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The US-based fintech — which offers one-stop finance management through its app with integrated banking, investing, and advisory financial services — has raised a $112 million Series F funding round, led by online lending platform LendingTree and including participation from returning investors Breyer Capital and Union Square Ventures, per TechCrunch.
Stash has indicated that the fresh funds will go toward customer acquisition and raising brand awareness. Adding LendingTree as a strategic investor also opens up the possibility of adding new lending products to the fintech’s already broad suite.
Stash was able to secure funding despite a fall in fintech funding, as we’re seeing a trend of investors betting on established fintechs amid the economic slowdown. Overall, fintech deals are down in 2020, and March was the lowest point in three years. But Stash, which launched in 2015, and other established, well-performing players such as Robinhood have still been able to raise large funding rounds. In turbulent times, investors are more likely to invest in established companies, rather than taking a chance on a brand new company.
Stash could also be benefiting from investors’ tendency amid economic uncertainty to bet on companies enjoying strong growth that they are already invested in, to drive further growth and see a return on their investment. This likely helped Stash secure substantial funding from returning investors such as Breyer Capital and Union Square Ventures, among others, in the latest funding round.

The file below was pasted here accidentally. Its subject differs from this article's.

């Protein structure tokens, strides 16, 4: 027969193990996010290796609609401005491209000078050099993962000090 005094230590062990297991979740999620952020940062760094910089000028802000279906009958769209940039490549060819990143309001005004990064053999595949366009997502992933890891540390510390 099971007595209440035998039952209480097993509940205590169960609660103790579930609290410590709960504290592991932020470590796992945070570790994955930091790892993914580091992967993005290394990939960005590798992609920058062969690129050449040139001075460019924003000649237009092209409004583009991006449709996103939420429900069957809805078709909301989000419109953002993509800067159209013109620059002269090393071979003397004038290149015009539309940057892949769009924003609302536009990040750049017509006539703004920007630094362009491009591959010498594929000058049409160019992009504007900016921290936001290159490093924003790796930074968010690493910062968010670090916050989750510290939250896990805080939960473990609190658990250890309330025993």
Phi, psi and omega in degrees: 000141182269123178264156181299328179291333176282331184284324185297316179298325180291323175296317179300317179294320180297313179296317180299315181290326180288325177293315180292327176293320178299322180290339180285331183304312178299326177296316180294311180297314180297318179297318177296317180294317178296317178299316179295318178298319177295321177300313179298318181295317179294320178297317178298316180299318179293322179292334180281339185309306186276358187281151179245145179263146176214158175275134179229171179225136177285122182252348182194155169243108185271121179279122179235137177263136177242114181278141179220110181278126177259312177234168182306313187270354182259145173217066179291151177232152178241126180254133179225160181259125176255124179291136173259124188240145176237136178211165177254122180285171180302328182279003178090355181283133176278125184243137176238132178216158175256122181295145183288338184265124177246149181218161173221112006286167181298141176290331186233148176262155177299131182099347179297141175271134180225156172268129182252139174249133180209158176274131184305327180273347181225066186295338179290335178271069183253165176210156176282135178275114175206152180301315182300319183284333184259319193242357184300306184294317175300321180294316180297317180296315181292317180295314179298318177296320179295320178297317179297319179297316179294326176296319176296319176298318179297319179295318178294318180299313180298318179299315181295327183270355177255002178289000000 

We think Stash will continue on its growth path and fare well long term thanks to its diversified product suite and sustainable business model.
Stash continues to attract users during the pandemic due to its diversified offerings. Stash debuted as a microinvesting app, but has since transitioned into providing a wide range of financial service offerings. The fintech was enjoying strong growth with its customer base before the coronavirus pandemic hit, and it’s only accelerated since then: In March, Stash saw customer deposits surge 50% and account openings increase 35% compared with February.
We think the fintech’s diversified offerings have fueled this surge in consumer interest, as both savings and investing products have been clear winners of the coronavirus pandemic. Of note, Stash also rolled out a tool to help users calculate how much their stimulus payment will be, along with regular coronavirus updates — these efforts to help customers in their time of need likely also created goodwill toward the fintech.
Stash should fare well in the long term as its business model and large customer base are positioned to support sustainable growth. The fintech is in an enviable position with its 4.5 million users and $1 billion in assets under management, as customer acquisition costs are often a hurdle to the growth of fintechs.
What’s more, Stash does not offer any free services — monthly subscription fees range from $1 to $9 — so it already monetizes users and is likely on a path to sustainable growth, which is all the more important during the economic uncertainty caused by the coronavirus pandemic as investors are seemingly turning away from fintechs that don’t appear to have the potential for profitability in the near future.
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